Discussion turned a bit heated during a public hearing on the township’s budget last week, before the Township Council approved it and a 0.5-mill property tax increase.
The council held a public hearing on the budget Thursday night ahead of its regular meeting, during which members voted unanimously to approve $5.8 million in revenues and $6.5 million in expenditures for 2013. The township will use $628,224 from its reserves to balance the budget.
While many municipal public hearings last seconds and entertain no comment, several residents spoke out against some of the spending — including the tax increase, one of two in the Centre Region for next year, and the township’s $1 million share of the Centre Region Council of Governments budget.
Approval of the township tax increase brings the millage to 4.9 and will increase the average resident’s property tax bill about $38 per year. For 2013, the value of 1 mill is $416,500. Staff previously noted the increase will help cover increased debt obligations, particularly related to parks and recreation at the regional level.
Never miss a local story.
That didn’t sit well with some residents.
Pat Vernon said he’s “not a fan” of the tax increase and called COG an “expensive operation.” He suggested the region contract for mowing and trimming at area parks and that the planning office move to the county level, to facilitate “true regional” planning and cut costs.
“We have a new high school coming up,” he said, referencing the ongoing State College Area School District project. “If I were the guy making all the decisions, I’d put the money into that boat instead of the regional parks boat.”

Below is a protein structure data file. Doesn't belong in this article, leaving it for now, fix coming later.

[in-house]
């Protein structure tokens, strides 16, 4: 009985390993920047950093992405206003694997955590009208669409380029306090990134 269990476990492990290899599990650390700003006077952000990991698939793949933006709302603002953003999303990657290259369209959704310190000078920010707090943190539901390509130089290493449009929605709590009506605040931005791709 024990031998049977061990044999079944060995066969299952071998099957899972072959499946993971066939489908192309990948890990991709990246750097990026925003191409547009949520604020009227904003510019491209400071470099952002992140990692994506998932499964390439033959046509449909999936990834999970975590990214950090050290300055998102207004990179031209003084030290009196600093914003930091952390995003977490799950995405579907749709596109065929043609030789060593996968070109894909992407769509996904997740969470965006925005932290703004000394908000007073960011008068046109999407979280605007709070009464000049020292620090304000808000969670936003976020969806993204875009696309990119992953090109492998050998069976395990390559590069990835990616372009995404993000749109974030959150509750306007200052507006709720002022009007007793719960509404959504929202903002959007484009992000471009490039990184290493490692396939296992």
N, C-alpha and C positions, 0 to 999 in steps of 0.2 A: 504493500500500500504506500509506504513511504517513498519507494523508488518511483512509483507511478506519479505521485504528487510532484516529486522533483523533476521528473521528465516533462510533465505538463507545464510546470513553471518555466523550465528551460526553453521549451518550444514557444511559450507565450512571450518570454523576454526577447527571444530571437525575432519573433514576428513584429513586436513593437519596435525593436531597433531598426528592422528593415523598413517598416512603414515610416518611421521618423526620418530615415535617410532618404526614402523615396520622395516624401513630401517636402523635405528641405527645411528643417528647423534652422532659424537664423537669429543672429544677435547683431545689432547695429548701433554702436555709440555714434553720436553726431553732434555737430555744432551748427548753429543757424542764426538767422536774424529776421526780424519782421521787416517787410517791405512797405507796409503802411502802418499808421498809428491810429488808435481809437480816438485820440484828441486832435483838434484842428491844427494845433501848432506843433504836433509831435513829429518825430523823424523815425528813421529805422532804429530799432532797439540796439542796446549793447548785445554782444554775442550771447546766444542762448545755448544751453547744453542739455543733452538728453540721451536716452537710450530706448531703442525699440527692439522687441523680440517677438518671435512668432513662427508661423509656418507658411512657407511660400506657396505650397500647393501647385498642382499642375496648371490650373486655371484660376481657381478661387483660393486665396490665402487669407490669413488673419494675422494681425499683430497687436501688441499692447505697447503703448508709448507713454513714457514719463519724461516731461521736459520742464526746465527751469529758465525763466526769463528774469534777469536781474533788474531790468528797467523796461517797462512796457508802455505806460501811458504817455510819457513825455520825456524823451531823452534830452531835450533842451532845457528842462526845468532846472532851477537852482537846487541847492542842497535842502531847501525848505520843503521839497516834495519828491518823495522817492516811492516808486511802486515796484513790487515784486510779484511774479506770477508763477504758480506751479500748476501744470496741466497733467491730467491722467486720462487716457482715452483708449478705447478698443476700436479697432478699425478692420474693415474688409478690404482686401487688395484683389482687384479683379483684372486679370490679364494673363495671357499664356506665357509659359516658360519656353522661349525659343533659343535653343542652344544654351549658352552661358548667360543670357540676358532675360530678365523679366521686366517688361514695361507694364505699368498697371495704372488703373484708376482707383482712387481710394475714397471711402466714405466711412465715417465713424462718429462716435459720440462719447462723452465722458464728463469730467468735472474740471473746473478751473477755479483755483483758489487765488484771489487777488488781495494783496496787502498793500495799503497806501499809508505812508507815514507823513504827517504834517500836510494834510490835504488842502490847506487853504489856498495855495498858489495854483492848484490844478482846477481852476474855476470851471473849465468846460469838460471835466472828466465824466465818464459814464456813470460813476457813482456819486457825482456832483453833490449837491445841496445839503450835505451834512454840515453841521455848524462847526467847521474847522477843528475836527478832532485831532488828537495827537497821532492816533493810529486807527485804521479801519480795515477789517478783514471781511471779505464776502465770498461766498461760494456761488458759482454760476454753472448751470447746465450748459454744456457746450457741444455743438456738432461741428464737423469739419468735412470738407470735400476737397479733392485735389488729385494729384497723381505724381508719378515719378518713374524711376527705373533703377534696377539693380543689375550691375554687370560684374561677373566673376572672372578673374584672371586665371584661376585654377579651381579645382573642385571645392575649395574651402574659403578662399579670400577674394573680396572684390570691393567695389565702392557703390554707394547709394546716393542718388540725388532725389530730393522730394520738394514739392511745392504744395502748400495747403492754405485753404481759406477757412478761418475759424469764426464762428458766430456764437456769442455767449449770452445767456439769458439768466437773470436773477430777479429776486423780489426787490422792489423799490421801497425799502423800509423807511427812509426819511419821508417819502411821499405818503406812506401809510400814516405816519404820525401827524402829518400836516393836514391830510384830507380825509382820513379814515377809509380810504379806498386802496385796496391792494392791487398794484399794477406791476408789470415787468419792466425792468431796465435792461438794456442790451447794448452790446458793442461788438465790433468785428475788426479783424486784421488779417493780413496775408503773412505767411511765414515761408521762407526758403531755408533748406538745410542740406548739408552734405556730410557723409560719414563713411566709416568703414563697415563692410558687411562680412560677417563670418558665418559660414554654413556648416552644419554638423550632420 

Carl Maehr said he agreed with Vernon’s thoughts and accused the council of not representing the people, particularly on the regional parks, as residents have opposed features of the coming Oak Hall park, particularly a fourth field added, field lights and increased traffic in the area.
“How much of a tax increase can the general public stand?” he asked. “You can’t tax your way out of a bad budget. You’re spending too much money — our money.”
Maehr spoke back and forth with council members Dan Klees and Dave Koll, asking if the township could afford the regional parks. Both Klees and Koll have supported the parks.
“Most communities this size would have done something like these regional parks 20 to 30 years ago,” Klees said. “I’m not trying to argue that you don’t hear people saying different things. If I didn’t think it was something the community deserved, I would’ve been opposed to it.”
Before inviting further comment, council Chairman Dave Fryer spoke his own piece in reaction to residents’ aggression on the budget, having trouble finding information on the township website and the council’s representation of the people.
“I think, collectively, around this table as council members, we are very concerned about the budget of COG,” he said. “It is creeping, yes, and we need to be more diligent with that.”
He invited anyone inclined to represent the township to get on the ballot next year and try to do a better job than current council members.
“I don’t like to be attacked up here,” he said. “I get calls you don’t want to take.”
That included one in 2000, after Penn State librarian Kim Fisher was killed by a speeding car while walking his dog on First Avenue. Fryer said the caller blamed him for Fisher’s death because he and the council didn’t fix the road.
“It wasn’t a matter of fixing the road,” he said. Scott Emel was convicted of DUI and homicide while driving drunk in Fisher’s death.
Fryer said the council represents everyone in the township and that he doesn’t see anyone else stepping to the podium to do that job.
“Now, three years from now, some of you can take my seat because I won’t be on this council, and I will not be in this Centre Region,” he said. “Because I can’t handle some of the things I hear and am being attacked for.”
The council approved its own budget and the COG’s, with Fryer noting the COG comments were noted and Klees adding that the township made comments to COG staff about long-term planning in 2013.